This epic sea poem is published in Book 2 of the Wanderings and Sojourns series “On Tropical Islands and Sparkling Seas” and posted here in serial form to celebrate the release of that book. A new episode of this saga, each comprising 10 verses, will be posted here each day for 12 days. The book is available at the link below and will soon also be available from Amazon and all e-book formats as well as being available to order from almost every bookshop in the world.
Angus Donald and the Gale
Part FOUR (verses 31 – 40)
The father’s strength was ebbing fast and no way could he climb,
Nor could his arms support him anymore.
Adrenaline was all he had to give a little time
Before his lifeless body washed to shore.
But when he was too weak to face just one more breaking sea
He felt another’s body at his side,
And turned to see young Angus braced and working stoically
Until he had the rope about both waists securely tied.
They hung together by that line that Angus had secured
To solid rock above them at the peak.
He’d found the strength to clamber down despite all he’d endured,
Though knowing that the odds were more than bleak.
The father had no strength or will to help with the assent.
Now Angus bore the brunt of every wave.
He wondered how much time there’d be before his too was spent
To ultimately die beside the man he’d come to save.
Though try with all he found inside he couldn’t bear the weight
Of both of them to lift them from the sea.
The father had accepted what he knew would be his fate
So told the younger man to cast him free.
But Angus was of stronger spirit, born of rock and tide
And raised on storm and hardship. He’d keep on
Until he knew each hopeless chance was well and truly tried,
And every final ounce of strength was absolutely gone.
But when he knew the storm had won he felt the line draw tight.
He looked up but he could not trust his eyes.
For Murdoch’s son was standing there to help him in his fight;
He felt his strength and spirit start to rise.
He let a wave roll by then lifted all that he could take
While Murdoch’s stalwart son took up the strain.
They gained a foot then braced against the next wave that would break.
They let it pass, then climbed once more, then braced and climbed again.
Though slow, they made that summit and were hauled to level ground
Beside the mother’s pale and trembling form.
They placed the father at her side. Though neither made a sound
They hoped each one might keep the other warm.
While both young men regained their strength young Angus asked his friend
Why had he come just when all hope was gone?
His dad had sworn no Murdoch clan would ever condescend
To let another fall alone if they could bear him on.
They’d figured it was too long since the second child he bore
So knew the task too tough for only one.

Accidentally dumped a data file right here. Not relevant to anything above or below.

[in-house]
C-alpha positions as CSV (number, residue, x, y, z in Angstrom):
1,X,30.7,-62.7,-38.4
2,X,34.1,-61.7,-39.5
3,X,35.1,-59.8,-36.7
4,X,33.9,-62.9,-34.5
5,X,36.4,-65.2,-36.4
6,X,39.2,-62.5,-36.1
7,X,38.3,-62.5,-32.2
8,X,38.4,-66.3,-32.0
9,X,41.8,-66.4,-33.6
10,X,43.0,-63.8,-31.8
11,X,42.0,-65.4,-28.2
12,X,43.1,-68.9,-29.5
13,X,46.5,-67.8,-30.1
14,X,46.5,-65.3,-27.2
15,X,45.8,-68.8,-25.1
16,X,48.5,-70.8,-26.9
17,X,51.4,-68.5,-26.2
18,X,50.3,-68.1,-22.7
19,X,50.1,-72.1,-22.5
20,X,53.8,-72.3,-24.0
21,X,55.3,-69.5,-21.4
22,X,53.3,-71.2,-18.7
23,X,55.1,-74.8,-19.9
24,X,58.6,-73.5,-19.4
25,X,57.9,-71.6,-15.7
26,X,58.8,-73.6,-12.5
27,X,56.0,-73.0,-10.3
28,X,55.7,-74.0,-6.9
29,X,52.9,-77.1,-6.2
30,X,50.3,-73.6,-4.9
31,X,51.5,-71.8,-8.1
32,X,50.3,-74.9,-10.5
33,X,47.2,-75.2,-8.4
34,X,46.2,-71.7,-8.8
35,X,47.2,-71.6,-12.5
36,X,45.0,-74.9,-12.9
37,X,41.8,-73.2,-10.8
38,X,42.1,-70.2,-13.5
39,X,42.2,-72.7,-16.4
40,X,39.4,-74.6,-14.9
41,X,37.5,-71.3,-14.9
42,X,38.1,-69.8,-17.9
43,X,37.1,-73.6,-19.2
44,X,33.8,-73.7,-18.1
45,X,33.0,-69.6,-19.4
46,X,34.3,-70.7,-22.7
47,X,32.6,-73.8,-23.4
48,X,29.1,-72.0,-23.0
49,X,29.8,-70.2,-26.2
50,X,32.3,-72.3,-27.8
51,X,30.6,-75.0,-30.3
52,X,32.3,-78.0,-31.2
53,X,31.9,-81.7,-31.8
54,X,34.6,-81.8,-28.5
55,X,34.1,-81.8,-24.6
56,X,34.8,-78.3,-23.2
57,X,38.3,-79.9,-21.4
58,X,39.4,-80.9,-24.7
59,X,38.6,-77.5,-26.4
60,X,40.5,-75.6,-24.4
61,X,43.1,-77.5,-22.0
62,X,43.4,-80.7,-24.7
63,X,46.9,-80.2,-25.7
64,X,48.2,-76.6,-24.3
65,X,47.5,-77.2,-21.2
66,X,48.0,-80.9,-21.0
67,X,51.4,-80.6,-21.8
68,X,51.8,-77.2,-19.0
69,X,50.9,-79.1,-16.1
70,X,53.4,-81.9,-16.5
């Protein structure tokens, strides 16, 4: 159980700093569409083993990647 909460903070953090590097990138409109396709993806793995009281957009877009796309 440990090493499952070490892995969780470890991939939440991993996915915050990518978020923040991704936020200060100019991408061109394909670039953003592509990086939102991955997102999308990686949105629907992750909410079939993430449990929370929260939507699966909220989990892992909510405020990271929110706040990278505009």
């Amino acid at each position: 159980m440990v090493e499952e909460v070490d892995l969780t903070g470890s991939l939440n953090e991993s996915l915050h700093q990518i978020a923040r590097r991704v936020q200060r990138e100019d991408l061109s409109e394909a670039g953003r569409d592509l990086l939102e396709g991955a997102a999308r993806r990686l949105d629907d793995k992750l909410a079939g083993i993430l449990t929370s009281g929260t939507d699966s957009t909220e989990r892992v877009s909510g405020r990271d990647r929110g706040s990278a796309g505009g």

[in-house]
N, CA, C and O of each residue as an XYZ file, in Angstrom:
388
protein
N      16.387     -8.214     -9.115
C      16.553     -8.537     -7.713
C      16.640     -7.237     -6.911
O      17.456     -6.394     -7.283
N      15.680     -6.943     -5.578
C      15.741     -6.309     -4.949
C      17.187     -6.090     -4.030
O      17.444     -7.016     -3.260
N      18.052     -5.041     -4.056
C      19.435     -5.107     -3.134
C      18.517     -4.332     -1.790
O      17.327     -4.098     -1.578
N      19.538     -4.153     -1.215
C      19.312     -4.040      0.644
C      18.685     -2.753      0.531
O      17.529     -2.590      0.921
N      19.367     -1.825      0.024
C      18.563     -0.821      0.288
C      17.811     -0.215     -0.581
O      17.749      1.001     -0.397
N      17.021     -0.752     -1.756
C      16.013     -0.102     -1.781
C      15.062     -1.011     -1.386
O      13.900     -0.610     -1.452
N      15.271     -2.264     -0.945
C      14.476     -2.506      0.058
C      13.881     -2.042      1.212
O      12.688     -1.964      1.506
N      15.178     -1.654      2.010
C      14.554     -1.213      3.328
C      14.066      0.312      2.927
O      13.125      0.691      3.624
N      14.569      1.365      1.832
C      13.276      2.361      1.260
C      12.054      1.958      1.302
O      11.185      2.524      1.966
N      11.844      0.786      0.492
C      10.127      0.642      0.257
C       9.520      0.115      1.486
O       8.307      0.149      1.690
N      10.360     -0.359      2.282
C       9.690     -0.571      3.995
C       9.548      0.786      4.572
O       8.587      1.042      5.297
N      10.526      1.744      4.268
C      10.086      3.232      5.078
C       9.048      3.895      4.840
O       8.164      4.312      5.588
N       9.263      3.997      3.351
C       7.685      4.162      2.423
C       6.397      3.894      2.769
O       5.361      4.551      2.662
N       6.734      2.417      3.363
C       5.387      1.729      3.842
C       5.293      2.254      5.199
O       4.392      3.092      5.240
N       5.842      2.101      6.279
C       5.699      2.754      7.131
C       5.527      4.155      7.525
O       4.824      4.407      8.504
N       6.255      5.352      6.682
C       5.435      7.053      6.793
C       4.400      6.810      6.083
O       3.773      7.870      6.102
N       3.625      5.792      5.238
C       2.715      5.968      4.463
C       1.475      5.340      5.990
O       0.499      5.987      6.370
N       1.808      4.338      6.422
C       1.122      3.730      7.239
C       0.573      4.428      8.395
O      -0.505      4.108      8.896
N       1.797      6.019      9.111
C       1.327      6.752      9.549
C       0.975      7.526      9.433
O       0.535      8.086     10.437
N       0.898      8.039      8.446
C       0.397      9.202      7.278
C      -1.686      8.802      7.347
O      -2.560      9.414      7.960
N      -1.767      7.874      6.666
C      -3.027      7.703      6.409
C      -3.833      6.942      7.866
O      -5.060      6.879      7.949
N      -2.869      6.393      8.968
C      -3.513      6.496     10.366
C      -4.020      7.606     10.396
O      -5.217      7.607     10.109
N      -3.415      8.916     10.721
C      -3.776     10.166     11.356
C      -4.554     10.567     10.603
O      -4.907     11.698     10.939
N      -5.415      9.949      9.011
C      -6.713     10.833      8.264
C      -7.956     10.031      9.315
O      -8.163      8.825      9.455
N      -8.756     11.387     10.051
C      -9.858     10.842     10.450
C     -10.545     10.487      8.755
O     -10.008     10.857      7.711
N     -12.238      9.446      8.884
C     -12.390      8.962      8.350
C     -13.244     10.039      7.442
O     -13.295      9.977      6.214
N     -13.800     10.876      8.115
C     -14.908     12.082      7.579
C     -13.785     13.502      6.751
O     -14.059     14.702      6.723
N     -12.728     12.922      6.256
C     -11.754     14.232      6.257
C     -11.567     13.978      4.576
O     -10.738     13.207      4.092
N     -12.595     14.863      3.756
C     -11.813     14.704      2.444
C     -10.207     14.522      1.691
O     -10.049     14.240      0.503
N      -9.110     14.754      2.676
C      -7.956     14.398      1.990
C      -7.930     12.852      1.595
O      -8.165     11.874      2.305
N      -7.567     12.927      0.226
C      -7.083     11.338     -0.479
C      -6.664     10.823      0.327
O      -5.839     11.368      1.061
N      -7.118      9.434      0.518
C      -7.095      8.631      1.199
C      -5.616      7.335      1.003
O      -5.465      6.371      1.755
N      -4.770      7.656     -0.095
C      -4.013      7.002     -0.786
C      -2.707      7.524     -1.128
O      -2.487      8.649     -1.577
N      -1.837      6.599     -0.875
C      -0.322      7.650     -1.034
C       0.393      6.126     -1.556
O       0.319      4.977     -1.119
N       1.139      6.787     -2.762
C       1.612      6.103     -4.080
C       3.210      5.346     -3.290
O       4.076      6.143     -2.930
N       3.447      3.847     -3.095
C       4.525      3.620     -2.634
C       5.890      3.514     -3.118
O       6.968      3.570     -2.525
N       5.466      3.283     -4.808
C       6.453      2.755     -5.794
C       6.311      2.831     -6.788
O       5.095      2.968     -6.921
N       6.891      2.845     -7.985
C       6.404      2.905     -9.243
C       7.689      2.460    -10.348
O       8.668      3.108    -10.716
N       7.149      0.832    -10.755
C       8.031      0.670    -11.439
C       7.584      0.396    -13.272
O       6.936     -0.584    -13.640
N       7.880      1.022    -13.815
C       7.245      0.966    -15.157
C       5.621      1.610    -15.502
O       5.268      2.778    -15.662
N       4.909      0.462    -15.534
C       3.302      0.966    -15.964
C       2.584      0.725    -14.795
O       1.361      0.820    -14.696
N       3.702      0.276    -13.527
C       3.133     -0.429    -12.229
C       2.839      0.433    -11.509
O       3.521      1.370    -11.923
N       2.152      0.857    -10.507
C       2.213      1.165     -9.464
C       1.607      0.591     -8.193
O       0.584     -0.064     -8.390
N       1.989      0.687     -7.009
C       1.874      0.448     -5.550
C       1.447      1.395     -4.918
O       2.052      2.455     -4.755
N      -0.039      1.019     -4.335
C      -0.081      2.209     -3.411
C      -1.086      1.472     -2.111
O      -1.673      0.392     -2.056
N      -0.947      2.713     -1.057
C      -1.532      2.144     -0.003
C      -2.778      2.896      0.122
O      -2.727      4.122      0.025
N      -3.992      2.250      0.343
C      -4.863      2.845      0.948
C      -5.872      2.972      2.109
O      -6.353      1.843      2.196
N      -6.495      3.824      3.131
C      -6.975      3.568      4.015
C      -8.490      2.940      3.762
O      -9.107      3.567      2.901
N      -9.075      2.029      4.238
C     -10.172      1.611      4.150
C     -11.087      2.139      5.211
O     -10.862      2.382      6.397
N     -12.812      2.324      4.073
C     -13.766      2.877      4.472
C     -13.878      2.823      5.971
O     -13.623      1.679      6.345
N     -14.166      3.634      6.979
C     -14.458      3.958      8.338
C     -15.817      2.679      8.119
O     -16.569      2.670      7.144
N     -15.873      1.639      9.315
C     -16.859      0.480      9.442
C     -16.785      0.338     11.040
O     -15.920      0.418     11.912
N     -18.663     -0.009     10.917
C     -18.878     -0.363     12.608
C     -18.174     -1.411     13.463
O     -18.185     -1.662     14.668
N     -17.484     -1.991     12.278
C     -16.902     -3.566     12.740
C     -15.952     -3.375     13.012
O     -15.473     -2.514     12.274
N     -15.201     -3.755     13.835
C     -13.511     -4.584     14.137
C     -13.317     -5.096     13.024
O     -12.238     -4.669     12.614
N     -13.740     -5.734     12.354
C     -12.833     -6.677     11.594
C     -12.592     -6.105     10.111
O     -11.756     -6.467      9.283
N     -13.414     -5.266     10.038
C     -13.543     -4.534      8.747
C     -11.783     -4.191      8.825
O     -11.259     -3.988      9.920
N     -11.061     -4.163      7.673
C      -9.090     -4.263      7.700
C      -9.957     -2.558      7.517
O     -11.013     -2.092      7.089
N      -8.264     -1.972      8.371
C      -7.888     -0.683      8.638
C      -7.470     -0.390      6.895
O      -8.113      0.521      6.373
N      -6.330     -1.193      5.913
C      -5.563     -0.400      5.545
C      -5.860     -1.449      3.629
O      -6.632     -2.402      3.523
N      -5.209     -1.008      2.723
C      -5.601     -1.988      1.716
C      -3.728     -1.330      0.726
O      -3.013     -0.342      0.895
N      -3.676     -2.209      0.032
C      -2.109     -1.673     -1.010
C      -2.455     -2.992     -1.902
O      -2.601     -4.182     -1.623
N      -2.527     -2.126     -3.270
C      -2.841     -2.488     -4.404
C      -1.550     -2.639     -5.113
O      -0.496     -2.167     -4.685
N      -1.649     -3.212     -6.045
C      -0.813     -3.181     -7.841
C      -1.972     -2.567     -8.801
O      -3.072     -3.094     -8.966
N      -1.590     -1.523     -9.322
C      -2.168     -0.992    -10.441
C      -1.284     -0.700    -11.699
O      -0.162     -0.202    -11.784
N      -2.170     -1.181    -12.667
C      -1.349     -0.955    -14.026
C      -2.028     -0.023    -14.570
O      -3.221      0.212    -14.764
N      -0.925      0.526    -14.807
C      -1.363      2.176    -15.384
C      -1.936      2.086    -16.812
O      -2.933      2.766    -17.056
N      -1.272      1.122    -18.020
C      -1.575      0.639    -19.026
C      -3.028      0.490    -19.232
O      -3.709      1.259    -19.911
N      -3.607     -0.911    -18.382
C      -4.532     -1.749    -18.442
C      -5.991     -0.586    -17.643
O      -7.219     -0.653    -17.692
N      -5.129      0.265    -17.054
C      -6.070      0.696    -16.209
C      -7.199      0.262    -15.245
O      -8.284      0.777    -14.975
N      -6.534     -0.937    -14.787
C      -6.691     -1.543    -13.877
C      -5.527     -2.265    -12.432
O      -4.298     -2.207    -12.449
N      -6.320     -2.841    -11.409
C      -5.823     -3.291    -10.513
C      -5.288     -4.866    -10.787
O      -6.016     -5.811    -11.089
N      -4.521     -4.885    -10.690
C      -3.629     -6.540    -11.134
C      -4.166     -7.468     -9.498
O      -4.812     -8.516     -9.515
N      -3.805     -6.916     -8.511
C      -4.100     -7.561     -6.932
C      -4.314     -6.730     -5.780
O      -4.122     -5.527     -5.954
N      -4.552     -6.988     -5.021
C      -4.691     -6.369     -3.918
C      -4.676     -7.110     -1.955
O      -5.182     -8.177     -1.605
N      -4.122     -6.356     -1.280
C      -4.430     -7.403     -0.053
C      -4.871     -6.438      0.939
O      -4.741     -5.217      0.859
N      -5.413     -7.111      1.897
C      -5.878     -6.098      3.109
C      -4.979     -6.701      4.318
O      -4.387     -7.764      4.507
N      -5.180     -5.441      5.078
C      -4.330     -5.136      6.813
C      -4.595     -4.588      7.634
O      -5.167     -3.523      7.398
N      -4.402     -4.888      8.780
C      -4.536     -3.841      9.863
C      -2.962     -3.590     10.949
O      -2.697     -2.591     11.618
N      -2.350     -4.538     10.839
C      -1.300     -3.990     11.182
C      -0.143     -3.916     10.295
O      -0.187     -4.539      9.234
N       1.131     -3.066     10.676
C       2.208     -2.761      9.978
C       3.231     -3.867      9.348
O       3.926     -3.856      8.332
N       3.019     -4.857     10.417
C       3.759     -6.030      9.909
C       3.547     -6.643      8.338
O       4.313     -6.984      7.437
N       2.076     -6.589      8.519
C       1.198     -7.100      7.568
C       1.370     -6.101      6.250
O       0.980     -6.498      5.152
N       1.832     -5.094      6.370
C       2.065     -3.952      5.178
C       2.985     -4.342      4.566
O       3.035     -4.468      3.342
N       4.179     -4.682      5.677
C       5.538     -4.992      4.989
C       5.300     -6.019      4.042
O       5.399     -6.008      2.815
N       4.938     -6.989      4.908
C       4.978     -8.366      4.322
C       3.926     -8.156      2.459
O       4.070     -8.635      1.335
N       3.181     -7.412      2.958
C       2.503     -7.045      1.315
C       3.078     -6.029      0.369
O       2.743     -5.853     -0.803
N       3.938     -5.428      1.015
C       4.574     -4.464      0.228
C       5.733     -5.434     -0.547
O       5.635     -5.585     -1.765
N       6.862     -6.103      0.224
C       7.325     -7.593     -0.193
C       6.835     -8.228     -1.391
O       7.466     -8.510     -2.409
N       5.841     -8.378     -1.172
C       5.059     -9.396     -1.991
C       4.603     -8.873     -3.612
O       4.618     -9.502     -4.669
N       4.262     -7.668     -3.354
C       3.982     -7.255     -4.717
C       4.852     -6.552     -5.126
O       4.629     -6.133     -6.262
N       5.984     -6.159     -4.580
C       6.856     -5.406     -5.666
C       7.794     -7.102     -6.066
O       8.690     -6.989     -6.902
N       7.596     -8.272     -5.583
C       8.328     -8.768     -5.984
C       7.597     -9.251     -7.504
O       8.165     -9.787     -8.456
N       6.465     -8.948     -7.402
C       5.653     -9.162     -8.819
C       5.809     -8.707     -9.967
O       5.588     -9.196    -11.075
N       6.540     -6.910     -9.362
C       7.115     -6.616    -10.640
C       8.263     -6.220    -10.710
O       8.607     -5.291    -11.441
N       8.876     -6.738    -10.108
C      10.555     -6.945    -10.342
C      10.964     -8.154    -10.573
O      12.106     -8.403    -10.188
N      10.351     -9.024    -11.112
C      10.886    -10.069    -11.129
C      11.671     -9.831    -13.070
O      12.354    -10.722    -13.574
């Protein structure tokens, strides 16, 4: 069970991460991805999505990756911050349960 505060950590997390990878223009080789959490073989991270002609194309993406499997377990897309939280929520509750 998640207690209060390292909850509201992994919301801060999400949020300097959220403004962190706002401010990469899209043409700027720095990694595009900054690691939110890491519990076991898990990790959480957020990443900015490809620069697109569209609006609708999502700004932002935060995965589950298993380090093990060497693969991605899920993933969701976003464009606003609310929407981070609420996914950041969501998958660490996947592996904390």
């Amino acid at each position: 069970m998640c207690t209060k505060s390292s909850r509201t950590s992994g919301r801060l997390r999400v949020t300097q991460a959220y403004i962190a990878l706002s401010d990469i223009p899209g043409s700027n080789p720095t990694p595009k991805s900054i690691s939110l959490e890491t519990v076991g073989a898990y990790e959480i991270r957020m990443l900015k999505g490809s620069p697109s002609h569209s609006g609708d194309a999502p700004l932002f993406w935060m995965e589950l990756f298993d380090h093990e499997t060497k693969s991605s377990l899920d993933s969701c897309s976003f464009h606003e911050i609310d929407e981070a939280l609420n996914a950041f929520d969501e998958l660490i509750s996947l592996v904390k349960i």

And so they’d driven back to where young Angus leapt ashore
And there young Murdoch leapt as he had done.
He’d climbed the jagged cliff face till he made the storm torn crest,
And fought against the howling wind and rain
Until he saw young Angus start to fail that final test.
Was then he saw the rope and so began to take the strain.
The young men looked about them at the couple where they lay
And saw within their eyes rekindled hope.
Young Murdoch helped the woman stand amid the wind and spray,
While Angus helped the man and coiled the rope.
Half carrying, half walking them they moved back to the lee,
Though resting twice to let them find more strength,
Until they reached the shelter where the trawler rode the sea.
Young Angus took the rope and slowly measured off a length.
He told them there was no-one now could catch them when they dropped;
For Murdoch’s son was with them at the wall.
His dad would have to drive the boat to hold her where she’d stopped.
They couldn’t risk an unattended fall.
He said he had to climb back down and try to get on board.
Young Murdoch, so much stronger, must stand fast
To ease them down the cliff face from that windswept ridge toward
The trawlers rising bow just when the highest wave rolled past.
The bigger man belayed the rope around a fissured crack
While Angus tied the end round his own chest.
Young Murdoch waved his father in and then took up the slack
As Angus started downward from the crest.
They watched the swells come rolling in ‘till Murdoch made it clear
Upon which one he chose to close the wall.
The bow rose up; the line was loosed as Angus, gripped with fear,
Pushed outward from the cliff to start his fall.
Young Murdoch though was trawler bred and handling ropes he knew,
So, skilfully, he gauged his friend’s descent.
Before the deck was hit he whipped an extra turn or two
Just as the trawler’s upward surge was spent.
Though hard, young Angus landed well and swiftly cut the rope,
Then grabbed the rail and headed for the stern
And climbed into the wheelhouse to the kids, now filled with hope,
And told them of their parents, trying to lessen their concern.